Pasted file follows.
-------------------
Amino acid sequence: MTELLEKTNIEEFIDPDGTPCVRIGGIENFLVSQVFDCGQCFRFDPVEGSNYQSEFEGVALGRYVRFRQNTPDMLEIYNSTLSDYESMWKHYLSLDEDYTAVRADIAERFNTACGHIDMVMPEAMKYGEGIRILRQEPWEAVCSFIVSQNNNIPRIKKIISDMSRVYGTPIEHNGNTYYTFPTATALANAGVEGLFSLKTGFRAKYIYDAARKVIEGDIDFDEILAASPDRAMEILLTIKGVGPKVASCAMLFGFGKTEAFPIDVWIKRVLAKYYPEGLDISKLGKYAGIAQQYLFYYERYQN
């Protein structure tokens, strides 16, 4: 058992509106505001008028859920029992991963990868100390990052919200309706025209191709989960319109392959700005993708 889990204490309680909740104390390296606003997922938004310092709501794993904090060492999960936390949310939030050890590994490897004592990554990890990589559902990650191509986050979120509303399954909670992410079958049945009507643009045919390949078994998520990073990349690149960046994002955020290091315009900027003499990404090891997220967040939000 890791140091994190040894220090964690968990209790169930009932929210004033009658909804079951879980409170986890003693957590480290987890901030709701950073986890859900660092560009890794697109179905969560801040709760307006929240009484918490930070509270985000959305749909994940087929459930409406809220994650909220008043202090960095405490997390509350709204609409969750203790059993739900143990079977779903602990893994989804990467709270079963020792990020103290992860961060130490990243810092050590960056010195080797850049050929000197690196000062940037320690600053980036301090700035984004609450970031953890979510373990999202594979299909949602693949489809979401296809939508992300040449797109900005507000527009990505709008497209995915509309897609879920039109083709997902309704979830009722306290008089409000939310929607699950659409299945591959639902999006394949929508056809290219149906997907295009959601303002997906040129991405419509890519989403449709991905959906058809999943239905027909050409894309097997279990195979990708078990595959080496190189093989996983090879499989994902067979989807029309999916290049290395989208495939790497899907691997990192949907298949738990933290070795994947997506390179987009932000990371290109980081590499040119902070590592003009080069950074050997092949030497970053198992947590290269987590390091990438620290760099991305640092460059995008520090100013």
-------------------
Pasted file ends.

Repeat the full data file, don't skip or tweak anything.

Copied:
Amino acid sequence: MTELLEKTNIEEFIDPDGTPCVRIGGIENFLVSQVFDCGQCFRFDPVEGSNYQSEFEGVALGRYVRFRQNTPDMLEIYNSTLSDYESMWKHYLSLDEDYTAVRADIAERFNTACGHIDMVMPEAMKYGEGIRILRQEPWEAVCSFIVSQNNNIPRIKKIISDMSRVYGTPIEHNGNTYYTFPTATALANAGVEGLFSLKTGFRAKYIYDAARKVIEGDIDFDEILAASPDRAMEILLTIKGVGPKVASCAMLFGFGKTEAFPIDVWIKRVLAKYYPEGLDISKLGKYAGIAQQYLFYYERYQN
């Protein structure tokens, strides 16, 4: 058992509106505001008028859920029992991963990868100390990052919200309706025209191709989960319109392959700005993708 889990204490309680909740104390390296606003997922938004310092709501794993904090060492999960936390949310939030050890590994490897004592990554990890990589559902990650191509986050979120509303399954909670992410079958049945009507643009045919390949078994998520990073990349690149960046994002955020290091315009900027003499990404090891997220967040939000 890791140091994190040894220090964690968990209790169930009932929210004033009658909804079951879980409170986890003693957590480290987890901030709701950073986890859900660092560009890794697109179905969560801040709760307006929240009484918490930070509270985000959305749909994940087929459930409406809220994650909220008043202090960095405490997390509350709204609409969750203790059993739900143990079977779903602990893994989804990467709270079963020792990020103290992860961060130490990243810092050590960056010195080797850049050929000197690196000062940037320690600053980036301090700035984004609450970031953890979510373990999202594979299909949602693949489809979401296809939508992300040449797109900005507000527009990505709008497209995915509309897609879920039109083709997902309704979830009722306290008089409000939310929607699950659409299945591959639902999006394949929508056809290219149906997907295009959601303002997906040129991405419509890519989403449709991905959906058809999943239905027909050409894309097997279990195979990708078990595959080496190189093989996983090879499989994902067979989807029309999916290049290395989208495939790497899907691997990192949907298949738990933290070795994947997506390179987009932000990371290109980081590499040119902070590592003009080069950074050997092949030497970053198992947590290269987590390091990438620290760099991305640092460059995008520090100013």